Wednesday, July 13, 2011
I moved to Little Rock, Ark., for a summer reporting internship and have been quite busy with the new gig. I'll be back in Lincoln in a few weeks.
Arkansas is definitely a change of pace. It seems fewer people know about gluten allergies here than they do in Nebraska, and therefore I have been contaminated about four times from restaurant cooks who have mis-handled my food. :/ I often am asked by wait staff what gluten even is....
I need to bring food to work for lunch now because I live about 20 minutes away from the office. So I have started this new routine — I make lunch for the week on Sunday and put it in tupperware. It seems to be working well. People who sit around me always comment on how good my lunch looks or smells, so that's a good sign. ;)
This summer I expanded my gluten-free menu as I have learned more about healthy eating. I discovered two super grains quinoa — pronounced keen-wah — and Forbidden Rice.
Quinoa has an excellent source of protein and is actually a seed of a leafy plant.
Food researchers have found that Forbidden Rice has more antioxidants than blueberries. The name was coined many years ago when an emperor of China didn't let the people eat the rice because it was saved for royalty. The black rice has fiber, vitamin E, iron and 48 grams of whole grains per serving — wowee.
Here are some ideas:
1. My favorite lunch is a crisp kale salad with Italian or balsamic dressing. I usually throw in whatever I have in my kitchen.
This week's mix was — grape tomatoes, black beans, avocado, onion and Italian or balsamic dressing.
Other variations of the salad:
-Kale with strawberries, blueberries, onion, avocado
- Kale with grape tomatoes, tuna in olive oil, onions, yellow pepper and brewer's yeast
I love me some kale. I hear it's the new spinach.
2. I treat quinoa and black rice like my kale salads — I use whatever I feel like eating that week.
- Tomatoes, garlic, onion, red, yellow or orange peppers and chicken and oregano
-Tomatoes, garlic, onion, asparagus and chicken, cracked black pepper and white wine sauce
-Spinach, tomatoes, onion, garlic and chicken and dairy and soy free olive oil melted butter sauce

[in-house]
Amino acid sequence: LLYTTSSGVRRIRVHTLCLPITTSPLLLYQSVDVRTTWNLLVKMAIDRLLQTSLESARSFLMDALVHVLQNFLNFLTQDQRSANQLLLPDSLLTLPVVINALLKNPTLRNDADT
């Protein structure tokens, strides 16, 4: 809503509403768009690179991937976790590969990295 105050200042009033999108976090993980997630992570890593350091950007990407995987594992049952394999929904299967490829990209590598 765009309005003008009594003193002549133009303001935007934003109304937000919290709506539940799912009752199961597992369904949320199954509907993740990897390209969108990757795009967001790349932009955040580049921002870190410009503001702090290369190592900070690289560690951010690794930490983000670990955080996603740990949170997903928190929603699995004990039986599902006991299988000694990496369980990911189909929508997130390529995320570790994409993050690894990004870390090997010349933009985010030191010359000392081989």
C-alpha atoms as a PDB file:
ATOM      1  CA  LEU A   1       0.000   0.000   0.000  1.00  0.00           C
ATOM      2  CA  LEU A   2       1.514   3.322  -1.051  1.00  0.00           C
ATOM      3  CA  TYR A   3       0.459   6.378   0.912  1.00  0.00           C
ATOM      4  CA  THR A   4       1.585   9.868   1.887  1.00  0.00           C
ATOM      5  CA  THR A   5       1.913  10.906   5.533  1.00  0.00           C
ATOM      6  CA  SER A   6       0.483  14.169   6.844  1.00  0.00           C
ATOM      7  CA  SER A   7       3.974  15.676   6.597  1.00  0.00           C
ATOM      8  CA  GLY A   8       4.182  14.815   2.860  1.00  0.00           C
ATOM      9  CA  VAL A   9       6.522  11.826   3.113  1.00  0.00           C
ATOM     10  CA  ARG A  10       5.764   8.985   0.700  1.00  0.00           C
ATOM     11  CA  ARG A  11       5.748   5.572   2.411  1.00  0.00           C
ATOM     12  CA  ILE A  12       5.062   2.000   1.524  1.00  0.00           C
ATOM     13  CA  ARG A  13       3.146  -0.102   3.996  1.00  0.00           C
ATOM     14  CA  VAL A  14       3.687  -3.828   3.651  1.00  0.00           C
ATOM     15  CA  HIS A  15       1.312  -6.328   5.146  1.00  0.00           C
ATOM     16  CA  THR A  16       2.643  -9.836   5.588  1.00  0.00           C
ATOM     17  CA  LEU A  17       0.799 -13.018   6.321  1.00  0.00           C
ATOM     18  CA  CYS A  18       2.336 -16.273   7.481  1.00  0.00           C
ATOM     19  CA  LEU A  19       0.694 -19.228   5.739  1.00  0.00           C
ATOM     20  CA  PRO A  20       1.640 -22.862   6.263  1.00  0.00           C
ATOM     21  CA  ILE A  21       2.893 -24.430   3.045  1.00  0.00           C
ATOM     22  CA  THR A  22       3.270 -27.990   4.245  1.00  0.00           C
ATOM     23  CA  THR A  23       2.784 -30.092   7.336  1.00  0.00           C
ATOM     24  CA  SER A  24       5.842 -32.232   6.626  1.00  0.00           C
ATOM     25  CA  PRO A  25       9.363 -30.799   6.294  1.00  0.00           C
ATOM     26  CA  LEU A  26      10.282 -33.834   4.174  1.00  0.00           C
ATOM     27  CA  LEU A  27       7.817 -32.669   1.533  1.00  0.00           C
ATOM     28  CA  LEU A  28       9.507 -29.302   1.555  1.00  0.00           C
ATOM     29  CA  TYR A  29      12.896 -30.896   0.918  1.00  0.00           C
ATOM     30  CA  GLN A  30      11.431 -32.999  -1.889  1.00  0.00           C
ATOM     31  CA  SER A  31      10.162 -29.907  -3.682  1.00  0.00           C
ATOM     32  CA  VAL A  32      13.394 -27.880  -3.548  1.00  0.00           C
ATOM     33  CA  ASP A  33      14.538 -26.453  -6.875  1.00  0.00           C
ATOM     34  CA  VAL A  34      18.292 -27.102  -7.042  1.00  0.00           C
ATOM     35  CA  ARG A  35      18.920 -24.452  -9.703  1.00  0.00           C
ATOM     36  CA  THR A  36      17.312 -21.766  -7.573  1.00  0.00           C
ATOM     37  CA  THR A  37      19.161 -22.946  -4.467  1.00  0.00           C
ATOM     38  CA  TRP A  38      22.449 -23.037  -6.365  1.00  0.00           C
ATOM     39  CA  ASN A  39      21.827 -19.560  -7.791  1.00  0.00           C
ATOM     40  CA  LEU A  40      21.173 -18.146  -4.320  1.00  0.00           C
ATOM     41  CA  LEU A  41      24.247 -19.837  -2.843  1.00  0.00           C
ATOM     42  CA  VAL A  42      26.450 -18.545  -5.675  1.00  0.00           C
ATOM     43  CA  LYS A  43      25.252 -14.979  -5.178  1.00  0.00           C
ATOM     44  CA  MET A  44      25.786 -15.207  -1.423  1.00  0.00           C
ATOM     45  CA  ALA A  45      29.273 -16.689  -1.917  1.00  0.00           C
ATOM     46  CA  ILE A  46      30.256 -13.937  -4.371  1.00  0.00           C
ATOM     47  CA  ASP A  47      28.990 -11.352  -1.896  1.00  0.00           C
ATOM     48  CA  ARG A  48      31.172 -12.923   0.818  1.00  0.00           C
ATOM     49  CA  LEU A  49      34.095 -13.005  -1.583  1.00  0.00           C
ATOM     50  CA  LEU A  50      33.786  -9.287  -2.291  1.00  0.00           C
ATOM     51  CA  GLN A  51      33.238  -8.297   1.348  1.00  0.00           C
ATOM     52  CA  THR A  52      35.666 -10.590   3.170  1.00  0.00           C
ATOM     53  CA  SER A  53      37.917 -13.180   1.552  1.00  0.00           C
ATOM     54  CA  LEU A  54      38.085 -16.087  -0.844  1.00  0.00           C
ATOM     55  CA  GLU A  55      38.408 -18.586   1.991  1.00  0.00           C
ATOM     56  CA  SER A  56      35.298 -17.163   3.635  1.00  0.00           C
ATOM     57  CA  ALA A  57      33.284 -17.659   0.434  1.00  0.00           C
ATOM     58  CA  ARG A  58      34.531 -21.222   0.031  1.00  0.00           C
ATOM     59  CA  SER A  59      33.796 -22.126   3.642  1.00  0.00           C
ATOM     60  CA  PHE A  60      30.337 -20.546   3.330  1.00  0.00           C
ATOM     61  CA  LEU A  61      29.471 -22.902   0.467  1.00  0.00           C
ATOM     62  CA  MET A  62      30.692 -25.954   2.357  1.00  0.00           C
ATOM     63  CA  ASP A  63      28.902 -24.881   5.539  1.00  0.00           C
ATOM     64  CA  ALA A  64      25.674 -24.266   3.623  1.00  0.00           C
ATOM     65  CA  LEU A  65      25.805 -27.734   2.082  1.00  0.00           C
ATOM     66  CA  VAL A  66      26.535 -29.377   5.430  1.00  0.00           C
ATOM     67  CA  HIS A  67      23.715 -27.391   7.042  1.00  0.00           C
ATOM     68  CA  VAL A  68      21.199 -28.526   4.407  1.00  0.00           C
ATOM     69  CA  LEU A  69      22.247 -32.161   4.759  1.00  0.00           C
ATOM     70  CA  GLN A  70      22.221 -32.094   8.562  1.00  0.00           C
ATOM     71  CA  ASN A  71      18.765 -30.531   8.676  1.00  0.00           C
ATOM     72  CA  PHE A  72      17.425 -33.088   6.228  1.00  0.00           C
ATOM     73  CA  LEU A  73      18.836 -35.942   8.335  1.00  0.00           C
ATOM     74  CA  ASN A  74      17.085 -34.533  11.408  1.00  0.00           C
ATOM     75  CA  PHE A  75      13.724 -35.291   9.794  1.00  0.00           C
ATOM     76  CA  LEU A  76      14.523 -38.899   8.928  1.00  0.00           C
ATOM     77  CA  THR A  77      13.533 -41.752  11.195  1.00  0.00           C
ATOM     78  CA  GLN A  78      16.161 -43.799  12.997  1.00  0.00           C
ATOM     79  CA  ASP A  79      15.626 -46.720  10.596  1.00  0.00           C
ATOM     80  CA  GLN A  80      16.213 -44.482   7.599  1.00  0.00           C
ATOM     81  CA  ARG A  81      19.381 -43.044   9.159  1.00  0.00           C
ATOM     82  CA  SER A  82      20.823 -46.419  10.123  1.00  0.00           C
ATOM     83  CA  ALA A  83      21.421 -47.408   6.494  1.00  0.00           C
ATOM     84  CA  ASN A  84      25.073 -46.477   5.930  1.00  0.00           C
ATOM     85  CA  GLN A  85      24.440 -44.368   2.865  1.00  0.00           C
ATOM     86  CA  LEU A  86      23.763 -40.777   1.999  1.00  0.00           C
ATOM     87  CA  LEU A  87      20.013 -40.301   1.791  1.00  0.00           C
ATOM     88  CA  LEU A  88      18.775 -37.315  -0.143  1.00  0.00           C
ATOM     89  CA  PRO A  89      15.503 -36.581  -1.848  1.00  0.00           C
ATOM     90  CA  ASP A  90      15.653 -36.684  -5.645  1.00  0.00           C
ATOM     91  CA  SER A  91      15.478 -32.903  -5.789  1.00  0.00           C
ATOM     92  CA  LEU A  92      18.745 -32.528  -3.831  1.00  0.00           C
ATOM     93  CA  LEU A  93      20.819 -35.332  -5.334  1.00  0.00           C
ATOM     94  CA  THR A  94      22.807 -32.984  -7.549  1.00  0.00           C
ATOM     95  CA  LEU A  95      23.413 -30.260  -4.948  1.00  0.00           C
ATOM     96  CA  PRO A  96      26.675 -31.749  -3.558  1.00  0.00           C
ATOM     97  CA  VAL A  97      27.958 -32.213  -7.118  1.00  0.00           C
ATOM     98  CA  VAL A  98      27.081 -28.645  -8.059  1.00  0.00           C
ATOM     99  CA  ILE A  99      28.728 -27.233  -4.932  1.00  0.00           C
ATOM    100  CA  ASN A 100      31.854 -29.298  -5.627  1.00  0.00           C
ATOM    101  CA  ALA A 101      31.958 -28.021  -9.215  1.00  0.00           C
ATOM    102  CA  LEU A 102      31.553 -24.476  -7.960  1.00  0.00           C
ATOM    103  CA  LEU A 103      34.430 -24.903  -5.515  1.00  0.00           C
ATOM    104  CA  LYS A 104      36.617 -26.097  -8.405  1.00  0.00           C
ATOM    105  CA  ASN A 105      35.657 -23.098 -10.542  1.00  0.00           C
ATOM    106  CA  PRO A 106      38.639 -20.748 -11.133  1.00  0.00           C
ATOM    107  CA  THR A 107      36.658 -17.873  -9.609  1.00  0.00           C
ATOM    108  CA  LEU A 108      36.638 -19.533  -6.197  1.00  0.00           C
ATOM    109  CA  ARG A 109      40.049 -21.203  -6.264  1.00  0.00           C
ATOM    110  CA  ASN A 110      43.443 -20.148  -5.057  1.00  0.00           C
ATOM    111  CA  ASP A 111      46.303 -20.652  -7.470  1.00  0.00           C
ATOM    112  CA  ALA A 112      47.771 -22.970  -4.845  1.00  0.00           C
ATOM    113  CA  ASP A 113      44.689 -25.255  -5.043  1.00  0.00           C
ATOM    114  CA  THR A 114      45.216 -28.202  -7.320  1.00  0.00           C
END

You also could make cold side salads with quinoa, which are yummy too, but not as filling.
3. Corn tortilla chicken tacos
I love, love, love yummy chicken tacos. They are so easy to make and I can eat them in a hurry.
I cook chicken in a skillet with olive oil. While the chicken is cooking, I cut up avocado, onions and cilantro and mix the ingredients. Then I grab the salsa. Toss everything in a corn tortilla. I'm getting hungry just thinking about it.
4. Ancient Harvest brand Quinoa pasta-- the elbow pasta, spirals or spaghetti
I like quinoa pasta with cherry tomatoes, onion, garlic, chicken and a dairy and soy free olive oil melted butter sauce with added parsley. Some times I eat it with a red tomato sauce, or pesto, too.
5. Lately I've been eating butternut squash soup. Try Trader Joe's brand or Pacific Natural Foods. It's dairy-free and gluten-free and has lots of vitamin A.
For lunch, I also usually pack a So Delicious coconut yogurt or Amande almond milk yogurt, a Larabar or KIND granola bar and fruit — strawberries, pineapple, a banana or an apple. I also eat blue corn chips, sweet potato chips, or brown rice crackers with hummus. Mmm
Happy lunch making!
Tuesday, April 26, 2011
Thursday, April 7, 2011
As a busy full-time student, I have streamlined the process for making my on-the-go snacks and meals. Because I work and am involved in many other organizations, sometimes the simple task of grabbing something to eat isn't as "simple" as it sounds. Here are some strategies and fail-proof food choices I rely on:
1. Spend a little time on Sunday preparing bulk foods for the week. I soak and cook a batch of dried beans to mix with rice, salads and other meals throughout the week. I also make a few cups of brown or wild rice and refrigerate it in a Tupperware container. For a delicious salad, dice up some cooked, seasoned chicken breasts and toss with rice, water chestnuts, red bell peppers, scallions and nuts if you'd like. Then top with some vinegar and oil or your favorite salad dressing. Easy, yummy and healthy!
2. Make your own trail mix. For an on-the-go snack, I mix some cereal, dried fruit like raisins and cherries, and nuts together and throw it into a baggie.
3. Another delicious, healthy snack is fruit and yogurt. Stock up on bananas and apples, or other easily transportable fruit. When I want to treat myself, I buy Greek yogurt. It's more expensive than regular yogurt, so I don't always buy it, but I love it! There is also soy yogurt if you have a lactose intolerance.
4. Lastly, always have a quick snack on-hand at home that you can bring with you to others' houses if you're a guest. I love Blue Diamond Nut-Thins crackers. Usually appetizers are served at dinner parties (and at my family gatherings), and gluten-free crackers don't usually make the menu. I promise the host won't think you're rude for bringing your own food. And if you let everyone else have a taste, they might be surprised to find out it doesn't taste "weird!"
Monday, April 4, 2011
Saturday, April 2, 2011
Kent Niss is a 20-year-old student who has lived most of his life with Celiac Disease. He graciously took part in a Q&A to share with our readers what it's like to grow up with Celiac Disease when you have limited resources available to you.
Q: When were you diagnosed with Celiac Disease?